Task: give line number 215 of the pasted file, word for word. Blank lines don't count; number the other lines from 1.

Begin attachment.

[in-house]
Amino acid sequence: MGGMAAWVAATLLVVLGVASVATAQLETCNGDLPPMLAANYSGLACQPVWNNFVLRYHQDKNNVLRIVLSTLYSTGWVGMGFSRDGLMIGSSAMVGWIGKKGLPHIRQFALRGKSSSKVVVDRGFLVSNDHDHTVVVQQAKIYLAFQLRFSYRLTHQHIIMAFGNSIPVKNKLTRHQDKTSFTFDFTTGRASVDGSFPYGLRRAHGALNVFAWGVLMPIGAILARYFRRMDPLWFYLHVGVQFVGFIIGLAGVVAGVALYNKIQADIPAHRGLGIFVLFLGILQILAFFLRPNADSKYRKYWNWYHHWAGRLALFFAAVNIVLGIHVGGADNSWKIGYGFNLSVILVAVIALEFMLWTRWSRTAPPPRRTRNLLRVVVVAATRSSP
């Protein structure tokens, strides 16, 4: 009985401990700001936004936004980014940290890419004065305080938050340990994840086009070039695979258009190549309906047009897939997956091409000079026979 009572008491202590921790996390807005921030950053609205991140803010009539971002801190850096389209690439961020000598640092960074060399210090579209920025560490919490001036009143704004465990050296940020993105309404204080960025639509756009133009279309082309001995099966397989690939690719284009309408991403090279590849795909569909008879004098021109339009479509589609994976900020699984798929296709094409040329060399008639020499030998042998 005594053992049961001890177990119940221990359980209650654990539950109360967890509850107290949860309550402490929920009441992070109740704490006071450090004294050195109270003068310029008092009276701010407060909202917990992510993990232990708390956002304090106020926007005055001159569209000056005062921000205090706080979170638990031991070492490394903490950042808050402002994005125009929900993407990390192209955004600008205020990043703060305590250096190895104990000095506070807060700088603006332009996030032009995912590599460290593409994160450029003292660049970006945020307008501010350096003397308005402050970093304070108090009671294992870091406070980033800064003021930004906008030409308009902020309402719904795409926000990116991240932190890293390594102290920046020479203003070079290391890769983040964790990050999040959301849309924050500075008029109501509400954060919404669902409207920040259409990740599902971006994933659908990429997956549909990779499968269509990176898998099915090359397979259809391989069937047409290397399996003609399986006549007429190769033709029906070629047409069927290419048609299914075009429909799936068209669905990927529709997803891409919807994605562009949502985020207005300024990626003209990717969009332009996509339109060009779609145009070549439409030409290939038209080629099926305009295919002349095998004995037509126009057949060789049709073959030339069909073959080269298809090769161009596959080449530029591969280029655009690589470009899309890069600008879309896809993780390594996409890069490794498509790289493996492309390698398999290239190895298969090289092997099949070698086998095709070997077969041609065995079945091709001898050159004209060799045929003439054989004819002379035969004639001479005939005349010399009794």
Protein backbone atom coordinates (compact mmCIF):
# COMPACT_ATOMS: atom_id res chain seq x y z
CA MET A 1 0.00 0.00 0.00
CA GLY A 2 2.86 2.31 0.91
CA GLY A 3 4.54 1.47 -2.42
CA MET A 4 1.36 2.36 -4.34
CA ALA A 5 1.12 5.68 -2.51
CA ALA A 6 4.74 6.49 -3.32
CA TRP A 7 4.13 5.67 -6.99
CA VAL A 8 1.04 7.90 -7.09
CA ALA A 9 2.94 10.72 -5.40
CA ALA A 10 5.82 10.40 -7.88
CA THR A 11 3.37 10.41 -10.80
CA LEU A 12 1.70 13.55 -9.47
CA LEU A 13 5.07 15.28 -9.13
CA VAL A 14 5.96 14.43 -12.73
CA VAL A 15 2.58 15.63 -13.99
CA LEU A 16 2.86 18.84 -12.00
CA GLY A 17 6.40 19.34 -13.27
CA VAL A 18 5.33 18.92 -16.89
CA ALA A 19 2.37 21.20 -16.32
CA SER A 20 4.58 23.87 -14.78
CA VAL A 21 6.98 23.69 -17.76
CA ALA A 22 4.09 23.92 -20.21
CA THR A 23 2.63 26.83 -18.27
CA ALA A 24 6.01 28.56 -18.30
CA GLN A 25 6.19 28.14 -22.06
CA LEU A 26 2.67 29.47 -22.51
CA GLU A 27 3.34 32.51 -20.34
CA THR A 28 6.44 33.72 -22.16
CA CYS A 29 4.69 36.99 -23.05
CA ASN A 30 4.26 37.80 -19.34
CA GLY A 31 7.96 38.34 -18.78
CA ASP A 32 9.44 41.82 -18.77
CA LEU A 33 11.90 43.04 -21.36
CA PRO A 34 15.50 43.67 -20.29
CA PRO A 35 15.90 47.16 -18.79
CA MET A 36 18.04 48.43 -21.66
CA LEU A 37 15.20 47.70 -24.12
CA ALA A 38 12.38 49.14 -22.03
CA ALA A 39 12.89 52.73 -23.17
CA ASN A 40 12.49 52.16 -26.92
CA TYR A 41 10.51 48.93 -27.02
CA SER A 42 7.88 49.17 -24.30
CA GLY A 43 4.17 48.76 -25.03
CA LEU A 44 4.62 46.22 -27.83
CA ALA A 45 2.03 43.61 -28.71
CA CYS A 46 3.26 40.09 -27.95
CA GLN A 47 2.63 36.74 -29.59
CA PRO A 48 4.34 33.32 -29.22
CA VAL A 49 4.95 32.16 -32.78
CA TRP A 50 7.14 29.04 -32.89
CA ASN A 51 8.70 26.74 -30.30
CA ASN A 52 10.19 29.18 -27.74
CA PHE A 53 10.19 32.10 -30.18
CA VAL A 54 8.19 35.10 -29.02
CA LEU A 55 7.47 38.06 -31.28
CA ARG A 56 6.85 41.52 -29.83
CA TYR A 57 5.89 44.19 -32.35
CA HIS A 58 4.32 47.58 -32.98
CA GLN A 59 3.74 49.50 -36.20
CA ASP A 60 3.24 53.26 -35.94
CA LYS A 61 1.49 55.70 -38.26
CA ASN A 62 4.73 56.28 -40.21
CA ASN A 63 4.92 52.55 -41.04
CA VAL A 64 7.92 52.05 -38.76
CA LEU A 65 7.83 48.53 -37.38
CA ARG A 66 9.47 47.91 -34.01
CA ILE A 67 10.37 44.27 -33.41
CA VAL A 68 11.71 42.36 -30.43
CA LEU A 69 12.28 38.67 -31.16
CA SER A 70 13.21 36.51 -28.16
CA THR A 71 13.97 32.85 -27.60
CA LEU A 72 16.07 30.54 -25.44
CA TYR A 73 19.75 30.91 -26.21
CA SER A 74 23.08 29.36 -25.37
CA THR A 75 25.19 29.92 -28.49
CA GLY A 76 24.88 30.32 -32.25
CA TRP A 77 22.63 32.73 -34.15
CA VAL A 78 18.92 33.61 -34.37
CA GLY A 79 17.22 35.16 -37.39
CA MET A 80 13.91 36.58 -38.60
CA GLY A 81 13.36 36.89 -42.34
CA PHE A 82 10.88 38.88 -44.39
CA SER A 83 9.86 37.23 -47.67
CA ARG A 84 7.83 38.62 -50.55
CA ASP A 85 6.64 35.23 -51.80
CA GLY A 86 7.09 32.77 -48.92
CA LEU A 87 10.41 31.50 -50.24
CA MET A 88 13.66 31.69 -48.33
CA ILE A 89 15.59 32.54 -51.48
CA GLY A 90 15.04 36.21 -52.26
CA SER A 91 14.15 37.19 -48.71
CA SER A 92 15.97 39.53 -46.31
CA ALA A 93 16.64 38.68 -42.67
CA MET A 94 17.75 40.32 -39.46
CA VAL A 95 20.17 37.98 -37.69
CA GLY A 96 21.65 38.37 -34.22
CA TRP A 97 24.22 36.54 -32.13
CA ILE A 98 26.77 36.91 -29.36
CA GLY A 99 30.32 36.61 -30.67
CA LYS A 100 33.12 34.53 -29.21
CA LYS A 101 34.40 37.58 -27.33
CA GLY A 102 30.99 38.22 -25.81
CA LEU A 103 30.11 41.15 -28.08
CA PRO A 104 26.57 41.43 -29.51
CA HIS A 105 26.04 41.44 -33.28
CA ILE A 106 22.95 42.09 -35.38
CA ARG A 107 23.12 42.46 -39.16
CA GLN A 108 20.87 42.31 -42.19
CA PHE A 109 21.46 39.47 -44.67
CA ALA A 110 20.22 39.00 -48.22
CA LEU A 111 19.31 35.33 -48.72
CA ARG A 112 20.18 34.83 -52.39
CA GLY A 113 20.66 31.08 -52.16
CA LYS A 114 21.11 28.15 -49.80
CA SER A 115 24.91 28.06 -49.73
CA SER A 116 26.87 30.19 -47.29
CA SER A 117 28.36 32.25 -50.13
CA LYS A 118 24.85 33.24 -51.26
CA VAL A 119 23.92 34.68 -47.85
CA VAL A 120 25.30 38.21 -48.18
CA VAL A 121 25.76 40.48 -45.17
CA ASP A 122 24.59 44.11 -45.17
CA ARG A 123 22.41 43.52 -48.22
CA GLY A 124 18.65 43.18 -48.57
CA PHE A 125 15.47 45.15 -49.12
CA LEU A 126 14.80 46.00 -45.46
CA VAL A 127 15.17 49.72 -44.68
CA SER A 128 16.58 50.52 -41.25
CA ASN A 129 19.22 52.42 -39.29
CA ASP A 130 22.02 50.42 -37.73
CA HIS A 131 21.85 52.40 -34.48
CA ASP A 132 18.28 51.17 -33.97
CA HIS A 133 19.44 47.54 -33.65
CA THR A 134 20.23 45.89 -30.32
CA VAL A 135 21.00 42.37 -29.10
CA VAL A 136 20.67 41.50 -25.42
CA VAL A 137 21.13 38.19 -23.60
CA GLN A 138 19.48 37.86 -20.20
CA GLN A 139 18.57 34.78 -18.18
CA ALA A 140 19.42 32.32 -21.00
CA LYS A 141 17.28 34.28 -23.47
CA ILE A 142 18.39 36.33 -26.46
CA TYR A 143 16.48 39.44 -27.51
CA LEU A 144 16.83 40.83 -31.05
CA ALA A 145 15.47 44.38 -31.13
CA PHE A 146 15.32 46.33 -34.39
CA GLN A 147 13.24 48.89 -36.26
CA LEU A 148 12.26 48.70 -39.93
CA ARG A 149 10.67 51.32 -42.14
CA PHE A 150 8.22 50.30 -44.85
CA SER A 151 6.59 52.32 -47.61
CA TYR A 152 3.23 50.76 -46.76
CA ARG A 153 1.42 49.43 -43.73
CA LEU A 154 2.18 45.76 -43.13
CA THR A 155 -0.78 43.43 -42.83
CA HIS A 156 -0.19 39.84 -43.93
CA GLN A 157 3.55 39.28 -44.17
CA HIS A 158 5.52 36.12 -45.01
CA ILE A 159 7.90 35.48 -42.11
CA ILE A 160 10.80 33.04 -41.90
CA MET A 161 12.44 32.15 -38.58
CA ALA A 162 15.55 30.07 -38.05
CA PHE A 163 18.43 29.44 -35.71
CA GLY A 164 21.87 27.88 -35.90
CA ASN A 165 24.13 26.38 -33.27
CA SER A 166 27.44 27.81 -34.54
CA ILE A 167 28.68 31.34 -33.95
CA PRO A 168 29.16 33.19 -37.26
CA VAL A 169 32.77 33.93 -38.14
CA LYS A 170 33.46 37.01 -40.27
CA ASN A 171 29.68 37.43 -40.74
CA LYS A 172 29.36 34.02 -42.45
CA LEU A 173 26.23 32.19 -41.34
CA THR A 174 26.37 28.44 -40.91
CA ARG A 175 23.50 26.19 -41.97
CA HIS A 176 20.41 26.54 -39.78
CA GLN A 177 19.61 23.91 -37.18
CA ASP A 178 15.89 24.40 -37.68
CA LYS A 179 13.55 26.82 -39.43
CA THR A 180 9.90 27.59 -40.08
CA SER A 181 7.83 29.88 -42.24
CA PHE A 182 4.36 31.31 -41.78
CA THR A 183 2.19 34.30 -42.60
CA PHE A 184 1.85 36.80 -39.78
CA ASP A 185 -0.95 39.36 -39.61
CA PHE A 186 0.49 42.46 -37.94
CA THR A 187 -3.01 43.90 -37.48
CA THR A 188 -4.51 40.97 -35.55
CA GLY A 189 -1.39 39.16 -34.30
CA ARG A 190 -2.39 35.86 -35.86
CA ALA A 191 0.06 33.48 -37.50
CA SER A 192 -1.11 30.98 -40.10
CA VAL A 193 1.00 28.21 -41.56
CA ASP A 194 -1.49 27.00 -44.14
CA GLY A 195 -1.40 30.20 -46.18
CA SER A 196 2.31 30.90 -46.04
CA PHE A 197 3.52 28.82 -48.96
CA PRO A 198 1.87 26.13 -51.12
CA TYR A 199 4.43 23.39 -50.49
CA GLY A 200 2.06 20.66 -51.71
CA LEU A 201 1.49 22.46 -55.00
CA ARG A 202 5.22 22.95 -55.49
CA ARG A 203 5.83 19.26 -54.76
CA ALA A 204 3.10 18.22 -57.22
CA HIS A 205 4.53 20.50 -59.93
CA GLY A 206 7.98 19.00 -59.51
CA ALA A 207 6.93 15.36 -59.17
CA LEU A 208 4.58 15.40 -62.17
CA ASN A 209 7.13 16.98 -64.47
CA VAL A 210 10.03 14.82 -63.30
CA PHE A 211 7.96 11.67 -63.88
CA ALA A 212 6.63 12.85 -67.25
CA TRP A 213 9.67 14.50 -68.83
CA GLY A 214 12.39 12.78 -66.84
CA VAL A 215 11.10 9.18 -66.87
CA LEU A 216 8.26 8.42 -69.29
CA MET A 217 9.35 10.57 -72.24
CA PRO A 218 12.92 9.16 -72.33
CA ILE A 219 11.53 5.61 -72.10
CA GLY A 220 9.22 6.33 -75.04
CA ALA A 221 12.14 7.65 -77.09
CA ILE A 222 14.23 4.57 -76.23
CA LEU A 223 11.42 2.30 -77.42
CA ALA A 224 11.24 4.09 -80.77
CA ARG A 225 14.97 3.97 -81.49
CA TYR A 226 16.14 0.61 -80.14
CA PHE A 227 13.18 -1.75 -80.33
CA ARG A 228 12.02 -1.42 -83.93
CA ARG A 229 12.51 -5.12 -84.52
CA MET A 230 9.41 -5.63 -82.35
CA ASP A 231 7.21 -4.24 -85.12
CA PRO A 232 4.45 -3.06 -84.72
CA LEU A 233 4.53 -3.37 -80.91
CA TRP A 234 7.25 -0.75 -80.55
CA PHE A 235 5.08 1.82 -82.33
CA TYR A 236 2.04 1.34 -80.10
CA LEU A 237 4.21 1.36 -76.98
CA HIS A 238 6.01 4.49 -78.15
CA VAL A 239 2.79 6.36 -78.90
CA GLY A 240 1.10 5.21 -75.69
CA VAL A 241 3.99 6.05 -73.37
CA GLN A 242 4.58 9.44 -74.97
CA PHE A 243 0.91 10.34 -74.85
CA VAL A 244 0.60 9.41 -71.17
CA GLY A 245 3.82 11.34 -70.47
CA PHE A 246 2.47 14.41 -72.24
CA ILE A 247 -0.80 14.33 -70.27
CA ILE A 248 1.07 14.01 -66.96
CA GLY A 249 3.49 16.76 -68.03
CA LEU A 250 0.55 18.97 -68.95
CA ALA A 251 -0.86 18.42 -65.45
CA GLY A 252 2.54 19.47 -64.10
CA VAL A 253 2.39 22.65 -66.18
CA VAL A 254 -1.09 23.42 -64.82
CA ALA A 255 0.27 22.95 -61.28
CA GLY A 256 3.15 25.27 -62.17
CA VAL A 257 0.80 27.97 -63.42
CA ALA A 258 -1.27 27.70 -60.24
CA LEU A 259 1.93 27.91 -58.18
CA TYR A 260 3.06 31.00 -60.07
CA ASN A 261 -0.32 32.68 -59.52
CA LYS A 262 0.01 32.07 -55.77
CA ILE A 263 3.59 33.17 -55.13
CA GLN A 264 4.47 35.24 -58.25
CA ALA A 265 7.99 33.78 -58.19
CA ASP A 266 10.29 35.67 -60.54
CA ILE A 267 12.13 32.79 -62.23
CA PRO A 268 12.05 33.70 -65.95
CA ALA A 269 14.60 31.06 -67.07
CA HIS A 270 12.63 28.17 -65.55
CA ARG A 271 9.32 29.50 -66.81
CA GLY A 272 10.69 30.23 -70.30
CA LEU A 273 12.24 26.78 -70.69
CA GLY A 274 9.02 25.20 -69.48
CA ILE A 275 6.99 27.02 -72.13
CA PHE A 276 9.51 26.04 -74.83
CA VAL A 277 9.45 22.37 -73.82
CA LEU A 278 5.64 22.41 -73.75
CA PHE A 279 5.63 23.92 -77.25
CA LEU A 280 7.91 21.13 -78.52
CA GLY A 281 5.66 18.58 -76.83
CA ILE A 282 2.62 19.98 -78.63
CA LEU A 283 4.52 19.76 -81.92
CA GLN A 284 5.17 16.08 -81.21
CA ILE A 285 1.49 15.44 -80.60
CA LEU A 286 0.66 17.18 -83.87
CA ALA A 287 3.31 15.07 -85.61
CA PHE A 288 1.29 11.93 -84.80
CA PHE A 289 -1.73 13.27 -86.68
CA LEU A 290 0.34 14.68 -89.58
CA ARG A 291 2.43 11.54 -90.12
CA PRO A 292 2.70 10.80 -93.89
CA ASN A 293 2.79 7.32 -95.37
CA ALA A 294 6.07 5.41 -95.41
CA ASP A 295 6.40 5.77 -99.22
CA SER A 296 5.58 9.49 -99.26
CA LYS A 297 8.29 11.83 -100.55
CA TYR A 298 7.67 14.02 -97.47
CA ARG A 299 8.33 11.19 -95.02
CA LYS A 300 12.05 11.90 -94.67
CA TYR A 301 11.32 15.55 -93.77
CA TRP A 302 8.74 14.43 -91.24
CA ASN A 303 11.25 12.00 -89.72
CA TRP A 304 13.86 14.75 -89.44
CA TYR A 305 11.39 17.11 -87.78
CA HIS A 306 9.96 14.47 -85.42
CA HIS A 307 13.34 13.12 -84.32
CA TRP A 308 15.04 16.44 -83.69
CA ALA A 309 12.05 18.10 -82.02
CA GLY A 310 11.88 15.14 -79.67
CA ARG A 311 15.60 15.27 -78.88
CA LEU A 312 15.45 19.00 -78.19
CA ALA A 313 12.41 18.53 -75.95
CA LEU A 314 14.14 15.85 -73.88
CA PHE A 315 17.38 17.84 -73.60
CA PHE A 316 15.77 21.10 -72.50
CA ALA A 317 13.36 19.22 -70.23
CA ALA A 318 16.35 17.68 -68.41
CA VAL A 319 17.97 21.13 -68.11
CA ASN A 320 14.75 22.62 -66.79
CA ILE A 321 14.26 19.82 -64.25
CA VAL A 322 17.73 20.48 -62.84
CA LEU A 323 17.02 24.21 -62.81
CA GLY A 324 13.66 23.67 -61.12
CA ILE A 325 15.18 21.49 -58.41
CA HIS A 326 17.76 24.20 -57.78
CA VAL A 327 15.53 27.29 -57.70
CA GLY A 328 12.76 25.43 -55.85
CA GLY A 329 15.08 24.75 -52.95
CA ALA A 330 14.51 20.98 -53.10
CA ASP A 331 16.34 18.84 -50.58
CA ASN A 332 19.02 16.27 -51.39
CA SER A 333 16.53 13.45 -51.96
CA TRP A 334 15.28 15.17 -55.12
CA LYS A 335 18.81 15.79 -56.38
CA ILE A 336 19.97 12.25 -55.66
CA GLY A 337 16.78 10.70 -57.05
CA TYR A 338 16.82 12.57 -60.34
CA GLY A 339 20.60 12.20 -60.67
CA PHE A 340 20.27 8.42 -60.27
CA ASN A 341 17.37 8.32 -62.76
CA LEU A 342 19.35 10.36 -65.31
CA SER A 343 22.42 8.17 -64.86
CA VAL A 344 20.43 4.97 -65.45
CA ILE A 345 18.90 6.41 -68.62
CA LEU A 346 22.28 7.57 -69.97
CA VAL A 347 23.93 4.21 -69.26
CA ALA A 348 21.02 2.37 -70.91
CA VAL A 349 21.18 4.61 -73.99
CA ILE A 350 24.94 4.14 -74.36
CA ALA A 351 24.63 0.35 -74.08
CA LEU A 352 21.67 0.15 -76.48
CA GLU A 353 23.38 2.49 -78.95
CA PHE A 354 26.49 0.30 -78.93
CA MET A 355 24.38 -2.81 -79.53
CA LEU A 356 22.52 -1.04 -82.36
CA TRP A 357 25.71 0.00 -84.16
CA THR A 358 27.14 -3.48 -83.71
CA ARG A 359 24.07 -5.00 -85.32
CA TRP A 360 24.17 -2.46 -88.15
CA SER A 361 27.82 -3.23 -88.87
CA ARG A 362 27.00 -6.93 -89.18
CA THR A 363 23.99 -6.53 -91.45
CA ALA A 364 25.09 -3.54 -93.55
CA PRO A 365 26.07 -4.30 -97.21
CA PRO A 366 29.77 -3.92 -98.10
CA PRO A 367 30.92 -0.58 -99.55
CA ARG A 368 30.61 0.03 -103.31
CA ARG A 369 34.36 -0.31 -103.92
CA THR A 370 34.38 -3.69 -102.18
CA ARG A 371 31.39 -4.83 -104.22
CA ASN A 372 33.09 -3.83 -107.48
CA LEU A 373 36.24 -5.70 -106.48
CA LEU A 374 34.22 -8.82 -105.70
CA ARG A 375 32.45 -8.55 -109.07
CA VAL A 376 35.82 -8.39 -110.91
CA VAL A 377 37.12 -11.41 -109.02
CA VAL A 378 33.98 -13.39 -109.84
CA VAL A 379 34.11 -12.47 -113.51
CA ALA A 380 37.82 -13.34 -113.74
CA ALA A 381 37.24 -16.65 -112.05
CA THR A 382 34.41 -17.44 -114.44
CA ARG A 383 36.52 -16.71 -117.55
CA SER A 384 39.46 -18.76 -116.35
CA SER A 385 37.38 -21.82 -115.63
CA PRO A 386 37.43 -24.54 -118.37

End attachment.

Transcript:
CA VAL A 210 10.03 14.82 -63.30